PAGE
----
A Herbaceous Revolution: How Crop-Based Handicraft Industries Transformed Upland Southeast China, 1500-1970

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This dissertation scrutinizes a few important cash crops and handicraft industries that processed them into commodities—indigo dye, ramie cloth, tobacco, and bamboo paper—in upland Southeast China. Through these crops and handicraft industries, mountain people there developed a revolutionary, herbaceous economy that profoundly changed the highland environment and its society, and integrated this region into larger domestic and overseas markets through the exports of these commodities to coastal China, Korea, Southeast Asia, and beyond from the sixteenth to the twentieth century. Highlands have often been dismissed as economically and socially isolated and backward, largely associated with activities such as lumbering, mining, hunting, and other enterprises that were deemed typically mountain businesses. This dissertation goes beyond these scopes and probes deeply into agro-industrial activities that constituted the herbaceous economy. It also demonstrates how the late imperial and modern states’ economic, agricultural, and industrial policies adjusted to this economy over the course of time. In addition, this dissertation reveals how mountain people’s economic lives were deeply embedded in the environment. As these crops do not require much water, heat, or fertilizer, mountain people used them to cultivate their habitat where resources like water, sunlight, and fertile land were insufficient, thus optimizing land use. To process these crops into commodities, mountain people also built production facilities that adapted to the difficult environment so as to utilize the environment, which eventually also reshaped it. In all, the focus on the highlands refreshes our understanding of the economy of late imperial and modern China, which has been understood by scholars to center on the lowland production of rice, cotton, and silk. Ultimately, the highlands-centered approach ushers in a rethinking of the highlands as a complex and active economic, ecological, and technological system.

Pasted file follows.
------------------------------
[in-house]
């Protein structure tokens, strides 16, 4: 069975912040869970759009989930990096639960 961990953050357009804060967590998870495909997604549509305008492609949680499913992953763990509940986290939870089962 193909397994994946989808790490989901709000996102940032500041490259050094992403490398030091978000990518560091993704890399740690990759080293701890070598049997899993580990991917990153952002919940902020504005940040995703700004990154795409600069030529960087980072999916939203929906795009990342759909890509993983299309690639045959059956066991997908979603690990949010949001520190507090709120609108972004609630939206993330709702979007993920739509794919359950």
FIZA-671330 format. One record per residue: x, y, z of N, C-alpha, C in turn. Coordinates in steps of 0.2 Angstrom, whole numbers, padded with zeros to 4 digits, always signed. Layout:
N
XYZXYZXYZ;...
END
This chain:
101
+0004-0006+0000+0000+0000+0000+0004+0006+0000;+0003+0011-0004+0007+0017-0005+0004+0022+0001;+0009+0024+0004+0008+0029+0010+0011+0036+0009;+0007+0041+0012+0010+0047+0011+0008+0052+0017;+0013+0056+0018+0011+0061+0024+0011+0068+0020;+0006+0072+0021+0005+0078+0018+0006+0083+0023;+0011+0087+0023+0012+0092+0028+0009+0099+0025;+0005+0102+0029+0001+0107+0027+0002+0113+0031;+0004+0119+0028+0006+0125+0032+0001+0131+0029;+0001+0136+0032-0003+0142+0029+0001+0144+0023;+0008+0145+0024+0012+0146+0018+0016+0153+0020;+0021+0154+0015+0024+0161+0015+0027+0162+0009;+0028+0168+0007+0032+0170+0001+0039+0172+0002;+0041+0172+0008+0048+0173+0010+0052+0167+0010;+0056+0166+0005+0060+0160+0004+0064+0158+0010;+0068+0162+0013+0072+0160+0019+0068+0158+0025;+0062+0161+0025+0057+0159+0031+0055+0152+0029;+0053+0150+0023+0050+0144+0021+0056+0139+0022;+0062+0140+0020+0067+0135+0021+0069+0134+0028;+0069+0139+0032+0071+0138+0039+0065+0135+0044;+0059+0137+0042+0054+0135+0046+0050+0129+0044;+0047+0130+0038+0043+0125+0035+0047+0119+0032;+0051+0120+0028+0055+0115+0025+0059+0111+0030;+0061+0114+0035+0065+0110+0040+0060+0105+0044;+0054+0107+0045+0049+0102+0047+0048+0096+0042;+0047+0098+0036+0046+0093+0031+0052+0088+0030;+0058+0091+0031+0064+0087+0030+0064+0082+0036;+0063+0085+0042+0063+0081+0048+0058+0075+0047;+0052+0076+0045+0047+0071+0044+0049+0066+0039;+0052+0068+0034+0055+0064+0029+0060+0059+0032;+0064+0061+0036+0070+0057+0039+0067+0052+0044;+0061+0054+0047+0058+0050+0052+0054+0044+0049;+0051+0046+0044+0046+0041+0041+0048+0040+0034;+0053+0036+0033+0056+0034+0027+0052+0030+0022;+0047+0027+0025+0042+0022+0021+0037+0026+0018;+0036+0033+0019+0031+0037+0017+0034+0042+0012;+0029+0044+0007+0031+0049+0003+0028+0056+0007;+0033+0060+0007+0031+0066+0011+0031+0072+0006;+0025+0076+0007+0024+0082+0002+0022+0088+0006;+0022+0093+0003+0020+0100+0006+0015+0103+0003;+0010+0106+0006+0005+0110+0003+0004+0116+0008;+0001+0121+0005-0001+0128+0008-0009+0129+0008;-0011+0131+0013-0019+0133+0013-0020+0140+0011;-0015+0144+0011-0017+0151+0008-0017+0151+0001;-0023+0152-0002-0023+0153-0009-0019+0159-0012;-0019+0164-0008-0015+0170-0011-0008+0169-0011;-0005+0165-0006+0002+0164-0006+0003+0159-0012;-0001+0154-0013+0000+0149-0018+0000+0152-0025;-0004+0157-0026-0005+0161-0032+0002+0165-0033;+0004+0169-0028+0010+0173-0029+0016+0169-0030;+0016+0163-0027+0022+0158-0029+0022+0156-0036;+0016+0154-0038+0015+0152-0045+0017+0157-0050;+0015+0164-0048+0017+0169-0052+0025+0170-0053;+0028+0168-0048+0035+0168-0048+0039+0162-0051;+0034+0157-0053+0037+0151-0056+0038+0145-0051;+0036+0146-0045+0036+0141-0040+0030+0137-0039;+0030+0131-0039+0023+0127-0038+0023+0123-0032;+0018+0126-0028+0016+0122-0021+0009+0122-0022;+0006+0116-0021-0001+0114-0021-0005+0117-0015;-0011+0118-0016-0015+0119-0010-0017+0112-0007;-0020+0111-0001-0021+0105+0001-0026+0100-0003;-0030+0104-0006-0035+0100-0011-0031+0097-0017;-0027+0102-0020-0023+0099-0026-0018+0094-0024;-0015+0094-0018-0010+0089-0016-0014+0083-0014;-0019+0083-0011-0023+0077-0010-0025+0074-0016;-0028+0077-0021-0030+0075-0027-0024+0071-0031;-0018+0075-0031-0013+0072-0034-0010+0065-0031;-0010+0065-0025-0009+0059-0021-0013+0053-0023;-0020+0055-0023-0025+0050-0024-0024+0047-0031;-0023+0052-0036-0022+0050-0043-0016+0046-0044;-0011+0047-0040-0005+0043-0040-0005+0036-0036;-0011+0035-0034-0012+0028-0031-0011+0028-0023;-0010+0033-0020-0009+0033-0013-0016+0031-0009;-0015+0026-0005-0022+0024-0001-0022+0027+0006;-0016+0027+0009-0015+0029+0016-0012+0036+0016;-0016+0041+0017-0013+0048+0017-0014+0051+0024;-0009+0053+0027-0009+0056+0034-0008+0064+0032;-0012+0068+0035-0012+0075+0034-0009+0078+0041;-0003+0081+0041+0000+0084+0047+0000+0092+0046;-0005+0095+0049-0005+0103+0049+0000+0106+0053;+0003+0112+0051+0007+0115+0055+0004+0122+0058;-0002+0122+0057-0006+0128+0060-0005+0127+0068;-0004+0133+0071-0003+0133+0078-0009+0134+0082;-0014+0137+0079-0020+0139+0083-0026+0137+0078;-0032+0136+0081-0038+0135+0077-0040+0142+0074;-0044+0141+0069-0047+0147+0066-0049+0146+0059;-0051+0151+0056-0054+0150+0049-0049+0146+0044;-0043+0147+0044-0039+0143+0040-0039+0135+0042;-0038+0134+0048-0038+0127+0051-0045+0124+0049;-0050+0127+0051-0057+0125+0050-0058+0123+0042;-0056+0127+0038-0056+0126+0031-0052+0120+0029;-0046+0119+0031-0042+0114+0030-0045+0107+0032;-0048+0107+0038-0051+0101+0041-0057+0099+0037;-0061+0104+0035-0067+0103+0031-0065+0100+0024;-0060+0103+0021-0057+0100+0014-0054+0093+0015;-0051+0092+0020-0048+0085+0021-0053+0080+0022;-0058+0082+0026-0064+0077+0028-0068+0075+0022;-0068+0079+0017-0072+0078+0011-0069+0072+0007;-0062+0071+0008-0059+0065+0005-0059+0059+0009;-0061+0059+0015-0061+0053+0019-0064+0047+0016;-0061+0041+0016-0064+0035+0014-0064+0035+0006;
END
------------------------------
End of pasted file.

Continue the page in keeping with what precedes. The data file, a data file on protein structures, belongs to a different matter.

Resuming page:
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342 pages


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Tagliacozzo, Eric

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Seow, Victor
Hinrichs, Tj

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Ph. D., History

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Doctor of Philosophy

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dissertation or thesis

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